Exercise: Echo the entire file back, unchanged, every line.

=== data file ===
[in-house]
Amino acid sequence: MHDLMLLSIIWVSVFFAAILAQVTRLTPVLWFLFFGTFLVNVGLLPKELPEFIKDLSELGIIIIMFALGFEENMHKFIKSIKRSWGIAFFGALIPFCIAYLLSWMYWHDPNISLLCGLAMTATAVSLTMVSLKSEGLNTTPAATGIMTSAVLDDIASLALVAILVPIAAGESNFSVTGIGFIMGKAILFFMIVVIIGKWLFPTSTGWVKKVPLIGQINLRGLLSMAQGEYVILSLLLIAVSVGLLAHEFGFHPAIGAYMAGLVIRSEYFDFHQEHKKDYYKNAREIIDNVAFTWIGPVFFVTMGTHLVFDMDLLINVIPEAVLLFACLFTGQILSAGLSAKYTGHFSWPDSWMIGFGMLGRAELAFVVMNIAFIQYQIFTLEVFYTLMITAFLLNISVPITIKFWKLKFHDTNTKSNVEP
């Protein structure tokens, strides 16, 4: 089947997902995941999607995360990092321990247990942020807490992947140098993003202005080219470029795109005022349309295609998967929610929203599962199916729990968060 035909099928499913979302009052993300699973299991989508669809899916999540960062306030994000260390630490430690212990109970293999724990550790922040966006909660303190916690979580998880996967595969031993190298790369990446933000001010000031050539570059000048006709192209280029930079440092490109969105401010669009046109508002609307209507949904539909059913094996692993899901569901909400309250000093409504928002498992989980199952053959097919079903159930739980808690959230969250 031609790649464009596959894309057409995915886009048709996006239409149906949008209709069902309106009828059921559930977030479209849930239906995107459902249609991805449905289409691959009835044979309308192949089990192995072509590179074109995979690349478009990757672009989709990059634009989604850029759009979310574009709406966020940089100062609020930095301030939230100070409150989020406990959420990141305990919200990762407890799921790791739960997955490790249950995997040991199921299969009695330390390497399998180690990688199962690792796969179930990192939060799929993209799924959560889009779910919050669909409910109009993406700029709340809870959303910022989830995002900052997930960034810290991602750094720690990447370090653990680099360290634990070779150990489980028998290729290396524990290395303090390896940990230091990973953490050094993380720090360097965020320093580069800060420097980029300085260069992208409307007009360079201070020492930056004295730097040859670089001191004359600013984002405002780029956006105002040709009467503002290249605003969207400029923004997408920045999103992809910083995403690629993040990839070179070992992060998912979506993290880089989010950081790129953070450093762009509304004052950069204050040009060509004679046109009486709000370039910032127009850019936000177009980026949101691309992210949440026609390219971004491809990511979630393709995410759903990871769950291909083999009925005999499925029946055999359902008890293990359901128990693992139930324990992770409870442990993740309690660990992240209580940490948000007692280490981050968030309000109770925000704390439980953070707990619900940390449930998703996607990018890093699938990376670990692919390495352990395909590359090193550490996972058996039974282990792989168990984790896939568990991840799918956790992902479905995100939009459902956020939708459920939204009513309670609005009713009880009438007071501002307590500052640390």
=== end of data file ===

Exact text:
[in-house]
Amino acid sequence: MHDLMLLSIIWVSVFFAAILAQVTRLTPVLWFLFFGTFLVNVGLLPKELPEFIKDLSELGIIIIMFALGFEENMHKFIKSIKRSWGIAFFGALIPFCIAYLLSWMYWHDPNISLLCGLAMTATAVSLTMVSLKSEGLNTTPAATGIMTSAVLDDIASLALVAILVPIAAGESNFSVTGIGFIMGKAILFFMIVVIIGKWLFPTSTGWVKKVPLIGQINLRGLLSMAQGEYVILSLLLIAVSVGLLAHEFGFHPAIGAYMAGLVIRSEYFDFHQEHKKDYYKNAREIIDNVAFTWIGPVFFVTMGTHLVFDMDLLINVIPEAVLLFACLFTGQILSAGLSAKYTGHFSWPDSWMIGFGMLGRAELAFVVMNIAFIQYQIFTLEVFYTLMITAFLLNISVPITIKFWKLKFHDTNTKSNVEP
């Protein structure tokens, strides 16, 4: 089947997902995941999607995360990092321990247990942020807490992947140098993003202005080219470029795109005022349309295609998967929610929203599962199916729990968060 035909099928499913979302009052993300699973299991989508669809899916999540960062306030994000260390630490430690212990109970293999724990550790922040966006909660303190916690979580998880996967595969031993190298790369990446933000001010000031050539570059000048006709192209280029930079440092490109969105401010669009046109508002609307209507949904539909059913094996692993899901569901909400309250000093409504928002498992989980199952053959097919079903159930739980808690959230969250 031609790649464009596959894309057409995915886009048709996006239409149906949008209709069902309106009828059921559930977030479209849930239906995107459902249609991805449905289409691959009835044979309308192949089990192995072509590179074109995979690349478009990757672009989709990059634009989604850029759009979310574009709406966020940089100062609020930095301030939230100070409150989020406990959420990141305990919200990762407890799921790791739960997955490790249950995997040991199921299969009695330390390497399998180690990688199962690792796969179930990192939060799929993209799924959560889009779910919050669909409910109009993406700029709340809870959303910022989830995002900052997930960034810290991602750094720690990447370090653990680099360290634990070779150990489980028998290729290396524990290395303090390896940990230091990973953490050094993380720090360097965020320093580069800060420097980029300085260069992208409307007009360079201070020492930056004295730097040859670089001191004359600013984002405002780029956006105002040709009467503002290249605003969207400029923004997408920045999103992809910083995403690629993040990839070179070992992060998912979506993290880089989010950081790129953070450093762009509304004052950069204050040009060509004679046109009486709000370039910032127009850019936000177009980026949101691309992210949440026609390219971004491809990511979630393709995410759903990871769950291909083999009925005999499925029946055999359902008890293990359901128990693992139930324990992770409870442990993740309690660990992240209580940490948000007692280490981050968030309000109770925000704390439980953070707990619900940390449930998703996607990018890093699938990376670990692919390495352990395909590359090193550490996972058996039974282990792989168990984790896939568990991840799918956790992902479905995100939009459902956020939708459920939204009513309670609005009713009880009438007071501002307590500052640390």